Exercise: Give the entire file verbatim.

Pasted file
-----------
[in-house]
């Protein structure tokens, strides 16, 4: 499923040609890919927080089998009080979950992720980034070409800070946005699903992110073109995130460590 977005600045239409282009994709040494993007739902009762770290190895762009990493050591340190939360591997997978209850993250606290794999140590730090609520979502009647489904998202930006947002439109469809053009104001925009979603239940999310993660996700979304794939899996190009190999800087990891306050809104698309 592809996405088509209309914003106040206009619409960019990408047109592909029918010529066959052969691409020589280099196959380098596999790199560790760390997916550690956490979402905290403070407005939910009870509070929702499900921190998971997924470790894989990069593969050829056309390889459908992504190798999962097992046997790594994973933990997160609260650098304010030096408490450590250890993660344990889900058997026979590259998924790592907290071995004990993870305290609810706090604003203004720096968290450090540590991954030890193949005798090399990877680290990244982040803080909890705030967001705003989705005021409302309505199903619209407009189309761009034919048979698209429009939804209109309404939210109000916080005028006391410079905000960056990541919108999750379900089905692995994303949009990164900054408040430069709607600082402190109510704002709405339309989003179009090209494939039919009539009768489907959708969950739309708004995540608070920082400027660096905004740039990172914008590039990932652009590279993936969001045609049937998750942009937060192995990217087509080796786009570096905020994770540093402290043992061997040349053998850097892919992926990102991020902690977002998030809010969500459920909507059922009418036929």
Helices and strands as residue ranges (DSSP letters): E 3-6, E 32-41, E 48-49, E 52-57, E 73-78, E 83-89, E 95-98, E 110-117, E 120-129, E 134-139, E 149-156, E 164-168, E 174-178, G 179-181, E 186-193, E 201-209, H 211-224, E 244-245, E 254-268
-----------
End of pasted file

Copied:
[in-house]
């Protein structure tokens, strides 16, 4: 499923040609890919927080089998009080979950992720980034070409800070946005699903992110073109995130460590 977005600045239409282009994709040494993007739902009762770290190895762009990493050591340190939360591997997978209850993250606290794999140590730090609520979502009647489904998202930006947002439109469809053009104001925009979603239940999310993660996700979304794939899996190009190999800087990891306050809104698309 592809996405088509209309914003106040206009619409960019990408047109592909029918010529066959052969691409020589280099196959380098596999790199560790760390997916550690956490979402905290403070407005939910009870509070929702499900921190998971997924470790894989990069593969050829056309390889459908992504190798999962097992046997790594994973933990997160609260650098304010030096408490450590250890993660344990889900058997026979590259998924790592907290071995004990993870305290609810706090604003203004720096968290450090540590991954030890193949005798090399990877680290990244982040803080909890705030967001705003989705005021409302309505199903619209407009189309761009034919048979698209429009939804209109309404939210109000916080005028006391410079905000960056990541919108999750379900089905692995994303949009990164900054408040430069709607600082402190109510704002709405339309989003179009090209494939039919009539009768489907959708969950739309708004995540608070920082400027660096905004740039990172914008590039990932652009590279993936969001045609049937998750942009937060192995990217087509080796786009570096905020994770540093402290043992061997040349053998850097892919992926990102991020902690977002998030809010969500459920909507059922009418036929």
Helices and strands as residue ranges (DSSP letters): E 3-6, E 32-41, E 48-49, E 52-57, E 73-78, E 83-89, E 95-98, E 110-117, E 120-129, E 134-139, E 149-156, E 164-168, E 174-178, G 179-181, E 186-193, E 201-209, H 211-224, E 244-245, E 254-268